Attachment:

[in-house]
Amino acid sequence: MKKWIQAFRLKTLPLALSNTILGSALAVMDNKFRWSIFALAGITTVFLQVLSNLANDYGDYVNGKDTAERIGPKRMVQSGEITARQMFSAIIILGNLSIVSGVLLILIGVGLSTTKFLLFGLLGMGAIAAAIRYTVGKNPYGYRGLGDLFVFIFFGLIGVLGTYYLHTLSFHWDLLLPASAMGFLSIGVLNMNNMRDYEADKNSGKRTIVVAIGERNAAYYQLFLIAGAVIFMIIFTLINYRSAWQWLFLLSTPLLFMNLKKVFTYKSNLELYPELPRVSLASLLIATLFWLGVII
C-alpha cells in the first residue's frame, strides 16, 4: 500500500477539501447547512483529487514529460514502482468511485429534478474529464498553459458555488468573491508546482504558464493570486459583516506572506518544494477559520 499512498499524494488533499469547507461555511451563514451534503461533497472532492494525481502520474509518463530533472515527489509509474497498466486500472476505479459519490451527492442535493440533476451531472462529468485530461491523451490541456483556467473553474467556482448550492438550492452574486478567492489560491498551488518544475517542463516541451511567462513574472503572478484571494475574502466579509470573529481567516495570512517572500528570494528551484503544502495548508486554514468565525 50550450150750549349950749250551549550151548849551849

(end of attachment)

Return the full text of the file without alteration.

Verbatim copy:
[in-house]
Amino acid sequence: MKKWIQAFRLKTLPLALSNTILGSALAVMDNKFRWSIFALAGITTVFLQVLSNLANDYGDYVNGKDTAERIGPKRMVQSGEITARQMFSAIIILGNLSIVSGVLLILIGVGLSTTKFLLFGLLGMGAIAAAIRYTVGKNPYGYRGLGDLFVFIFFGLIGVLGTYYLHTLSFHWDLLLPASAMGFLSIGVLNMNNMRDYEADKNSGKRTIVVAIGERNAAYYQLFLIAGAVIFMIIFTLINYRSAWQWLFLLSTPLLFMNLKKVFTYKSNLELYPELPRVSLASLLIATLFWLGVII
C-alpha cells in the first residue's frame, strides 16, 4: 500500500477539501447547512483529487514529460514502482468511485429534478474529464498553459458555488468573491508546482504558464493570486459583516506572506518544494477559520 499512498499524494488533499469547507461555511451563514451534503461533497472532492494525481502520474509518463530533472515527489509509474497498466486500472476505479459519490451527492442535493440533476451531472462529468485530461491523451490541456483556467473553474467556482448550492438550492452574486478567492489560491498551488518544475517542463516541451511567462513574472503572478484571494475574502466579509470573529481567516495570512517572500528570494528551484503544502495548508486554514468565525 50550450150750549349950749250551549550151548849551849